Anti-reparations ad merits a reading, despite its flaws

April 01, 2001|By Gregory Kane

DAVID Horowitz, the former dogmatic leftist who made a sharp right turn along the way and is now one of the country's leading conservative voices, has done it again. This time, he's really done it.

Horowitz has really leaped into the flames this time, putting himself in the line of fire from the fascist wing of the political left, whose adherents seem to think that the First Amendment right of free speech doesn't apply to conservatives.

What did Horowitz do? He offered an ad to some college newspapers titled "Ten Reasons Why Reparations for Slavery Is a Bad Idea - and Racist Too." Several college newspapers ran the ad, and the liberal/left horde was soon demanding Horowitz's head. Because this space is frequently dedicated to stimulating debate, I will reprint Horowitz's points:

1. No single group, Horowitz wrote, is responsible for the crime of slavery. He mentions that Africans and Arabs enslaved blacks, and that there were black slaveholders in the United States. If he had really wanted to ruffle some feathers, he'd have added that the internal African and Arab slave trade in black flesh continued decades after Europeans had abolished it.

2. There is no single group that benefited exclusively from slavery.

3. Only a minority of white Americans owned slaves, while others gave their lives to free them. Here, Horowitz mentions "the descendants of the 350,000 Union soldiers who died to free the slaves" and asks why they should pay. Historical evidence reveals that many of those 350,000 believed they died to preserve the Union and had no intention of freeing slaves, but Horowitz has a point. Why should descendants of John Brown, who did die to free slaves, have to pay reparations, and the descendants of Peter Prioleau, the revolting house Negro and worm who squealed about Denmark Vesey's planned slave rebellion, get paid?

4. Most living Americans have no connection (direct or indirect) to slavery.

5. The historical precedents used to justify the reparations claim do not apply, and the claim itself is based on race, not injury.

6. The reparations argument is based on the unsubstantiated claim that all African-Americans suffer from the economic consequences of slavery and discrimination.

7. The reparations claim is one more attempt to turn African-Americans into victims. It sends a damaging message to the African-American community and to others. Horowitz gets a hearty "Amen!" from me on that one. The pro-reparationists in black America know it's never going to be paid; hence they will claim as long as it isn't paid that blacks are still victims.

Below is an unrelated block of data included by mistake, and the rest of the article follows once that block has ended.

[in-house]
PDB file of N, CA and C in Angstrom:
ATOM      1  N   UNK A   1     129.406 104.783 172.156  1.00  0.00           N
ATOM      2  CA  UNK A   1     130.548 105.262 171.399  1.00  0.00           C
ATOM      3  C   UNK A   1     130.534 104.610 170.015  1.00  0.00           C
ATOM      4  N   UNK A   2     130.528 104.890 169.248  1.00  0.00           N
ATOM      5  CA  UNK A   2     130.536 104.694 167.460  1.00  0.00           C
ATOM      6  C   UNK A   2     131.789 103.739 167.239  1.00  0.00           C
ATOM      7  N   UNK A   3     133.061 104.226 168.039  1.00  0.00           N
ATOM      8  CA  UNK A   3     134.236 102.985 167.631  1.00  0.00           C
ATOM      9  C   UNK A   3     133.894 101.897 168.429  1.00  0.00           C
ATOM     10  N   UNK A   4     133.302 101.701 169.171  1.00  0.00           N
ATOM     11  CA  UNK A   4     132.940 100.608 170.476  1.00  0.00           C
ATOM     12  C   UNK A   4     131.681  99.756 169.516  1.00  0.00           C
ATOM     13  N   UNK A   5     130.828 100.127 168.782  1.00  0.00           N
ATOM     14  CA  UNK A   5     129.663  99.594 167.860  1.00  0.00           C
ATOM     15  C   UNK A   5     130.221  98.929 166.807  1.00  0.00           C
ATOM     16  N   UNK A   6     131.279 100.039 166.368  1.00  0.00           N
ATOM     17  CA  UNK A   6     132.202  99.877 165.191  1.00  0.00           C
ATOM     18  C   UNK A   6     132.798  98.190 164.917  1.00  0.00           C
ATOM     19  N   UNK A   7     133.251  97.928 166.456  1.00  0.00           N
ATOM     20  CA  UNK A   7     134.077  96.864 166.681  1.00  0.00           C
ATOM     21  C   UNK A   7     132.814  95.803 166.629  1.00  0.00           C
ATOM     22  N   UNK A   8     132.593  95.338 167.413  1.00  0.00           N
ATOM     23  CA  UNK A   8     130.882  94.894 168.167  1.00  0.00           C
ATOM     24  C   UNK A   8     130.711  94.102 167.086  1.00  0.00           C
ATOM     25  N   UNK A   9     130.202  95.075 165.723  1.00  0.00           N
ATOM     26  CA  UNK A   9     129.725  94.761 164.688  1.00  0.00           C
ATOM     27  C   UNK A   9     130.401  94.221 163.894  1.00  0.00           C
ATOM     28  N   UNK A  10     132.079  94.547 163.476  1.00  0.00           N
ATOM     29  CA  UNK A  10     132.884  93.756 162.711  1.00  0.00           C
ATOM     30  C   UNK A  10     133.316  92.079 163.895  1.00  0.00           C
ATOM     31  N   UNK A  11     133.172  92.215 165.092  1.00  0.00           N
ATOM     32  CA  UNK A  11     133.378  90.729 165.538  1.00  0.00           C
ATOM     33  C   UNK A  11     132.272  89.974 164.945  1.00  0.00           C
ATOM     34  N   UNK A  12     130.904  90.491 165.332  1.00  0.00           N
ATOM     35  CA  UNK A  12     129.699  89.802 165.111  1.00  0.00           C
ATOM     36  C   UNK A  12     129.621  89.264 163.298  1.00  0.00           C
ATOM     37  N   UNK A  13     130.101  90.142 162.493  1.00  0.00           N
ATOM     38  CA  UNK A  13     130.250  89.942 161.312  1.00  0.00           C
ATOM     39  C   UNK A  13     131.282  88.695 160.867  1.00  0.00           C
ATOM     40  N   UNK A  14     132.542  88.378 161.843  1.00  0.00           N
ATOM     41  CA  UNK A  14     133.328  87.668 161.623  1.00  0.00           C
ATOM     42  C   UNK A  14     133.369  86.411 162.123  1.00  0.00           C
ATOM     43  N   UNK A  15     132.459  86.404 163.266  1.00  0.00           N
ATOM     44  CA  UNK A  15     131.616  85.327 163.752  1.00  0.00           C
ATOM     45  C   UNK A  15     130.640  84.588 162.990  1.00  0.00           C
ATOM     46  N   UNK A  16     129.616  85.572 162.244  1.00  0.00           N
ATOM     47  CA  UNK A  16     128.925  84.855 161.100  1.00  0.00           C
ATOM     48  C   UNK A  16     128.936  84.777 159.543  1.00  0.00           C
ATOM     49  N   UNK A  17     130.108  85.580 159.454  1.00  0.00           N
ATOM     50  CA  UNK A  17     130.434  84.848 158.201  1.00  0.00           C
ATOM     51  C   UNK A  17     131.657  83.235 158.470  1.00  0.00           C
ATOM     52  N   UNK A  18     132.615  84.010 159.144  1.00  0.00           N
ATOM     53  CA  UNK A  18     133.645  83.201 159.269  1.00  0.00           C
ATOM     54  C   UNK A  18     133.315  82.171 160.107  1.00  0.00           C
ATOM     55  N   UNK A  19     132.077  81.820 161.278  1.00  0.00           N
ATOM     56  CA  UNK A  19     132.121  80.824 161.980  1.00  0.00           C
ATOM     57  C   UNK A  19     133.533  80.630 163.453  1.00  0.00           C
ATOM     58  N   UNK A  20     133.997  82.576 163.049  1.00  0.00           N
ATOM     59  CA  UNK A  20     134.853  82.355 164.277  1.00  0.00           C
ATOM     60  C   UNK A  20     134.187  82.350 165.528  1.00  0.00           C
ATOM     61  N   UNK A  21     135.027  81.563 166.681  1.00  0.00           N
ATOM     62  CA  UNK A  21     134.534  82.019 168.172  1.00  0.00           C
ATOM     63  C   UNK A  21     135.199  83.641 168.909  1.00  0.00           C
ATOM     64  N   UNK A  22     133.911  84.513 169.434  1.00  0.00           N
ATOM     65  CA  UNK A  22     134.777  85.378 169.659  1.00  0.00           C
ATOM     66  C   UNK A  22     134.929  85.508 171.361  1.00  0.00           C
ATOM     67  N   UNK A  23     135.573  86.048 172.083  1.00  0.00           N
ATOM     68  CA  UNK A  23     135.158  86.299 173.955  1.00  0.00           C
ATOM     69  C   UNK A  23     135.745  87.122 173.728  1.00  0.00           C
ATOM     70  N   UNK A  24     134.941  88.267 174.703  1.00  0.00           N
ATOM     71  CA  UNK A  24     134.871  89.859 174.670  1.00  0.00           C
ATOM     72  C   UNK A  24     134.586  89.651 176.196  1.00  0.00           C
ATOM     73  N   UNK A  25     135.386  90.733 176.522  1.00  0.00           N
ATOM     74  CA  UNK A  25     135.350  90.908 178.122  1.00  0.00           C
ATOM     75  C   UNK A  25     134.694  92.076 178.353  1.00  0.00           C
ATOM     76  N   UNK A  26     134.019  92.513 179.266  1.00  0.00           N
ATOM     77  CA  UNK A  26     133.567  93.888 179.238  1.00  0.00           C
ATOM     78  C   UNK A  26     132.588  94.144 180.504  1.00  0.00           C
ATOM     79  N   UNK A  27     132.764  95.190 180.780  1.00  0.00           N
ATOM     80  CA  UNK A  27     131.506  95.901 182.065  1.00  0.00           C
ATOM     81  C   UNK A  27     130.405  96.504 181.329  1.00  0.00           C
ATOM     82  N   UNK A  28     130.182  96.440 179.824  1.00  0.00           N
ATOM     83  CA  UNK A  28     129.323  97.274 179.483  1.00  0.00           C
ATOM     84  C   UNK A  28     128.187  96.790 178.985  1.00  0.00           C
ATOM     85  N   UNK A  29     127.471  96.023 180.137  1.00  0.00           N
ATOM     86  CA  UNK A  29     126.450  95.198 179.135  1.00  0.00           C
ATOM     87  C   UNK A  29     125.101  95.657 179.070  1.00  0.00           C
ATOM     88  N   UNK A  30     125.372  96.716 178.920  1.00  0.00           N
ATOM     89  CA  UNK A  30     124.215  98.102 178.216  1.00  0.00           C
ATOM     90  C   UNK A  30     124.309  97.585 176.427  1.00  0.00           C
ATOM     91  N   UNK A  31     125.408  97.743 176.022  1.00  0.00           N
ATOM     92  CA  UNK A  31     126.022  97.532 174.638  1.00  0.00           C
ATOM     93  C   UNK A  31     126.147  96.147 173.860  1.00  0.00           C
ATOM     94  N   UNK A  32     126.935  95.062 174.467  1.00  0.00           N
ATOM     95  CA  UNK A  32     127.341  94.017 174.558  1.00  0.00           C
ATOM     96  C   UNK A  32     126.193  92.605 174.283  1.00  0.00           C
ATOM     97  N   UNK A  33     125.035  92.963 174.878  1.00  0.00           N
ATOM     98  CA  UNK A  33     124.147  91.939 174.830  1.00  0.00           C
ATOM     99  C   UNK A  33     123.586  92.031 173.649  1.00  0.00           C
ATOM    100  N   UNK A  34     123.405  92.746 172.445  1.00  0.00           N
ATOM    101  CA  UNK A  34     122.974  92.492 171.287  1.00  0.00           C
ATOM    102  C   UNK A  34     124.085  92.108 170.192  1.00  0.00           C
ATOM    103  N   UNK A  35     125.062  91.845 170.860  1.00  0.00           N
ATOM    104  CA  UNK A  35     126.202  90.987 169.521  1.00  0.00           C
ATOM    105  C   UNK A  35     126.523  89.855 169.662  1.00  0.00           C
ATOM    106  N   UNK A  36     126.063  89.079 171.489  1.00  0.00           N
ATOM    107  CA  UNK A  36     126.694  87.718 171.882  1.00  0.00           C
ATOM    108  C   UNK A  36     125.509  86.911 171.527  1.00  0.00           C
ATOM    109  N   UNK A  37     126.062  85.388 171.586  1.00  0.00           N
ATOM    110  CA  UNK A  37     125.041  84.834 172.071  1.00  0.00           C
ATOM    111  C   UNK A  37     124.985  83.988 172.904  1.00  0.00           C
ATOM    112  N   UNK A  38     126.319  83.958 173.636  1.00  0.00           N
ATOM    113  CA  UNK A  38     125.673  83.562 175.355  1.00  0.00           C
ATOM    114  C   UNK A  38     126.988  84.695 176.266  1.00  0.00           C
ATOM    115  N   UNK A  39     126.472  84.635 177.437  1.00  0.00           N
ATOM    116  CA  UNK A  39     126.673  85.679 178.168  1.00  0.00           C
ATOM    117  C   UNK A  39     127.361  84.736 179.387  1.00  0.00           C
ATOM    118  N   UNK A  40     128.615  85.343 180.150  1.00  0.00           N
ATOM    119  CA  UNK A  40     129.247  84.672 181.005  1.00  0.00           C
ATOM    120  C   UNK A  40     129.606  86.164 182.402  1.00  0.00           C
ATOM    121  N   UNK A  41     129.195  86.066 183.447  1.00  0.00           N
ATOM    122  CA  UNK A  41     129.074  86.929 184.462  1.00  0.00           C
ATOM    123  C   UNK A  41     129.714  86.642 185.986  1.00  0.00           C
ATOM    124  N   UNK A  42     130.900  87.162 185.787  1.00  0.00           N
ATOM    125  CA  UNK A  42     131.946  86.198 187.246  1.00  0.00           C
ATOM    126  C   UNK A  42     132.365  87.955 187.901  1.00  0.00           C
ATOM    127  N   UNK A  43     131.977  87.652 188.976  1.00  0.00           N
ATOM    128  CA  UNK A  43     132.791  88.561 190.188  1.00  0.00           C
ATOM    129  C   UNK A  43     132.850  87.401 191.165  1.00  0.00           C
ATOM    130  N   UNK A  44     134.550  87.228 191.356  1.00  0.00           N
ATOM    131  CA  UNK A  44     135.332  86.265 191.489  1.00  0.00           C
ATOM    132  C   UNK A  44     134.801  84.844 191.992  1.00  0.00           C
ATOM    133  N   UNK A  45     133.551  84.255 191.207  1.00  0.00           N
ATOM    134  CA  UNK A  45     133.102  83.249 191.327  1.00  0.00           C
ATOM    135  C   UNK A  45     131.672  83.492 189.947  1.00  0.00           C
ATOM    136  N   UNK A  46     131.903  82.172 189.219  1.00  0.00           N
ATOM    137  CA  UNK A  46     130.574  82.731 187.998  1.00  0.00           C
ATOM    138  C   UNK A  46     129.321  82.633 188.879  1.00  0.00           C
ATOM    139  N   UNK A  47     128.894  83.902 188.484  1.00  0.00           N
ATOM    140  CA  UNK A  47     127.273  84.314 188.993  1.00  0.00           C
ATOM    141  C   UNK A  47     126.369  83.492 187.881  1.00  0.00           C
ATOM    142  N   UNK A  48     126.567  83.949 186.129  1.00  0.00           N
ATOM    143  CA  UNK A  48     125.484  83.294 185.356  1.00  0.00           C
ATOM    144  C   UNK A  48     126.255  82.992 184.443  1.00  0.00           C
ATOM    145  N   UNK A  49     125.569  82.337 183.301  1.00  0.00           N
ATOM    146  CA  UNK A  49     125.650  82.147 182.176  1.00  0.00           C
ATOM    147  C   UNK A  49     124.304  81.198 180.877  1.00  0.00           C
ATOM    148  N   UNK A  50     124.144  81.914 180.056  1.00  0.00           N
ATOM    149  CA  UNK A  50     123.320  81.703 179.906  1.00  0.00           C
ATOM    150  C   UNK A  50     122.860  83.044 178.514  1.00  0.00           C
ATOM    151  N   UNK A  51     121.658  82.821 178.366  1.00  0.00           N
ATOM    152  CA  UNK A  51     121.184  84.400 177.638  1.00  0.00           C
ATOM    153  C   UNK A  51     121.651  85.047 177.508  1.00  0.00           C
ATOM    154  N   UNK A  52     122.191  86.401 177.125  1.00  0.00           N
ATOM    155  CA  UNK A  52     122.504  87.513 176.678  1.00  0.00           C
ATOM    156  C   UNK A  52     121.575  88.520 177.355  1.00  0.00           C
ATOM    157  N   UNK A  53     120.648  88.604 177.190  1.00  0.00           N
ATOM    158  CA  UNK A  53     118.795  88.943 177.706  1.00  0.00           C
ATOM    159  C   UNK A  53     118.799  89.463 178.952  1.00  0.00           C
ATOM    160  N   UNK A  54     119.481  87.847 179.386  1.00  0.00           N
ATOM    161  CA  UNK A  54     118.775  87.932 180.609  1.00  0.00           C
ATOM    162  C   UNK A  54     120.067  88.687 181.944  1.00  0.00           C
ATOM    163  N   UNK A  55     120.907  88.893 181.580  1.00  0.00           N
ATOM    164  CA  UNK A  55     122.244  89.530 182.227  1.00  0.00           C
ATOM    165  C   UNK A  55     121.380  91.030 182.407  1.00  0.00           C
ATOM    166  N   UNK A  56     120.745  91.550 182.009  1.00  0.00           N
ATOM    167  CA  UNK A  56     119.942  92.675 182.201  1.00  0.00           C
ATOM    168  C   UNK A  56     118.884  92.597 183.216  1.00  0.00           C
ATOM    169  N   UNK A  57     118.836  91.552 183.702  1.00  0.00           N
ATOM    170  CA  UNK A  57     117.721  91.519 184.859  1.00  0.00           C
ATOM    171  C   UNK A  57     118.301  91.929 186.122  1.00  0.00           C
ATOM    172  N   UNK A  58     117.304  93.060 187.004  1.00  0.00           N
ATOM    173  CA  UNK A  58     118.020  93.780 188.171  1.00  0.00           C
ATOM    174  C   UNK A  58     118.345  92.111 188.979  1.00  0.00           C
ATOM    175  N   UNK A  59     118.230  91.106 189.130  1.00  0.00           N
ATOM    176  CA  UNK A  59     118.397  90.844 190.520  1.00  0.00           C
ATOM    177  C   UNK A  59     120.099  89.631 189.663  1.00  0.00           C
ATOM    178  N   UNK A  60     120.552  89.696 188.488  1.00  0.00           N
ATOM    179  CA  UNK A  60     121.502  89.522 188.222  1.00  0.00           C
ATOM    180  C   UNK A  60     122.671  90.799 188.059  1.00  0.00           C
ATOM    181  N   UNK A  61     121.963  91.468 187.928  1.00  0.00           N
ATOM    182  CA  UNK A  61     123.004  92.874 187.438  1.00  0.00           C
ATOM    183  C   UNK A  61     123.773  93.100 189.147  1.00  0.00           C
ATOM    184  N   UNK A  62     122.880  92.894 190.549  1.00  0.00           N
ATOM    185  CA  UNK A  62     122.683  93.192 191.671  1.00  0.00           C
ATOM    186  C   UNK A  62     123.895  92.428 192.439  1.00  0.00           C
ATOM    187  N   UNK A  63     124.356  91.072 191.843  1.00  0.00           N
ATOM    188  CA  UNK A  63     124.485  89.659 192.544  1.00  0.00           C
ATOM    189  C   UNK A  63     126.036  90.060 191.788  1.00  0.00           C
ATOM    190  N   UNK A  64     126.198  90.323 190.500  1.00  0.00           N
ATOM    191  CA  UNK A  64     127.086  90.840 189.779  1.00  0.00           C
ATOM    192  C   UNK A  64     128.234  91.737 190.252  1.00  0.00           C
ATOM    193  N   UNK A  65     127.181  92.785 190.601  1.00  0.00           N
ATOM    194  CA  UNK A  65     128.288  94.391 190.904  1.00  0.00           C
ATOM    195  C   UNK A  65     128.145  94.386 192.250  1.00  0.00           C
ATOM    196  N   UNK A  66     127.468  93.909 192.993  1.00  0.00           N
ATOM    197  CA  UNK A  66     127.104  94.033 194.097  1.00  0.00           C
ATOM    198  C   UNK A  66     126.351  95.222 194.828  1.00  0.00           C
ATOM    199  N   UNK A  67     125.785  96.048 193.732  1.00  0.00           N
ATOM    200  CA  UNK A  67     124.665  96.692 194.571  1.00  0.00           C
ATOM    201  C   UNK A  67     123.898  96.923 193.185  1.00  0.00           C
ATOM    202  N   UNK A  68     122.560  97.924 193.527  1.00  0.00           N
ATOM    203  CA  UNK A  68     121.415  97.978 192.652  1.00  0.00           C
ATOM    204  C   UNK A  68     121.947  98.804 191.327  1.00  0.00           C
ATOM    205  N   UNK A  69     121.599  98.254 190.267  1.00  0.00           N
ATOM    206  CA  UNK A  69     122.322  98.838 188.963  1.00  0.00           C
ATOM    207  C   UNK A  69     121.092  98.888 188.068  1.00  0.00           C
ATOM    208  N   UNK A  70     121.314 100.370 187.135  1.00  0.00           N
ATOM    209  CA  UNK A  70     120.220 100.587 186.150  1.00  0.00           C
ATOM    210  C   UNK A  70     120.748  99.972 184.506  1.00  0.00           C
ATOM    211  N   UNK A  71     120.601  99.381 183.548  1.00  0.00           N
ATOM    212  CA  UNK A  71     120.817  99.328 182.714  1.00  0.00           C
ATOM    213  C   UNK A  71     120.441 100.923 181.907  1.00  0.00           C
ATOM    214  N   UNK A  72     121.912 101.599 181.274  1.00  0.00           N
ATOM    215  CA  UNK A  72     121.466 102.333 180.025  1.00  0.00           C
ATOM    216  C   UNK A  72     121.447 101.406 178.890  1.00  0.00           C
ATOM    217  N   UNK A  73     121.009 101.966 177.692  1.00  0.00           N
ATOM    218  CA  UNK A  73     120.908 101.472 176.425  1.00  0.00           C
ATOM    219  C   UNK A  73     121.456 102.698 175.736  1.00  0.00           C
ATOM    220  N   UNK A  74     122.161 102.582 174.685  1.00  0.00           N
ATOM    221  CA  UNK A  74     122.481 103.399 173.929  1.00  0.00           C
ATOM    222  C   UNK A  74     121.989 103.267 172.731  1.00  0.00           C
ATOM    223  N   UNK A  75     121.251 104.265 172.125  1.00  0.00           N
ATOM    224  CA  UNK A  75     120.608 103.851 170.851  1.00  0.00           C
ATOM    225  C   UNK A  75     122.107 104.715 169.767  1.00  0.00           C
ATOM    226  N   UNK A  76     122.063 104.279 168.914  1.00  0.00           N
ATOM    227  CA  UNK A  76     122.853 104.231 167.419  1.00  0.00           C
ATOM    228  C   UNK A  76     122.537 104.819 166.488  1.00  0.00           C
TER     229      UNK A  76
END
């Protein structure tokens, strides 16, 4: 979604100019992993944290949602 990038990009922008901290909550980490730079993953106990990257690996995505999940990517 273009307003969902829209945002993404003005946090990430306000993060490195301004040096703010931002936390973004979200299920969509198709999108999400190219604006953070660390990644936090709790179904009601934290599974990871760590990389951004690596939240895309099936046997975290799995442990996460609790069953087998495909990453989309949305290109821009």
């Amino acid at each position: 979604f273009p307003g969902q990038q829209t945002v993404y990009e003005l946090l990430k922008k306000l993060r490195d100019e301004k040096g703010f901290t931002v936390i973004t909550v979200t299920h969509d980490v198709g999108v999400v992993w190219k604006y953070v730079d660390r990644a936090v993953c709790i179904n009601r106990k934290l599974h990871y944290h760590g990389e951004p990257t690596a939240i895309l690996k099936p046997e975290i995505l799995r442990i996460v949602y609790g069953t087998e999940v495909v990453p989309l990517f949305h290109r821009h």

8. Reparations to African-Americans have been paid. Since the passage of the Civil Rights Acts and the advent of the Great Society in 1965, trillions of dollars in transfer payments have been made to African-Americans in the form of welfare benefits and racial preferences (in contracts, job placements and educational admissions) - all under the rationale of redressing historical racial grievances.

It is here that Horowitz left himself open to the charge that his ad was racist. He's guilty of muddling a bit of history as well. Welfare payments didn't start with the Great Society in 1965. They started during the administration of President Franklin Roosevelt as the Aid to Families with Dependent Children program. And it isn't only blacks who receive welfare payments. Plenty of whites do. To call them "reparations" for blacks is just downright silly, and preferential jobs and admissions for blacks are no more reparations than similar preferences given to veterans.

9. What about the debt blacks owe to America? Slavery existed for thousands of years before the Atlantic slave trade, and in all societies. But in the thousand years of slavery's existence, there was never an anti-slavery movement until white Anglo-Saxon Christians created one.

More muddled history from Horowitz. The American anti-slavery movement started on these shores when the first African started the first slave revolt, and the first Maroon bolted and hit the bushes rather than be held in bondage. Horowitz goes on to say in this passage that Abraham Lincoln "gave his life to sign the Emancipation Proclamation." That's a strong argument that he should have left his ninth point off the list completely.

10. The reparations claim is a separatist idea that sets African-Americans against the nation that gave them freedom.

Horowitz needs to read Lincoln in his Sept. 12, 1864, letter to Isaac Schermerhorn of New York. Lincoln wrote that without the help of the blacks who served the Union as soldiers, sailors, laborers, spies and scouts - close to 200,000 people in all - the North would never have won the war. Blacks won their freedom from a reluctant nation and president. It sure as hell wasn't given to us.

You should expect such lapses from Horowitz. It's the former leftist in him. But he does have a right to state his views. What is not a right is breaking into a campus news office and stealing copies of papers with Horowitz's ad in it, as students did at Brown University. I'll take Horowitz and his ad, faults and all, over that group any day.

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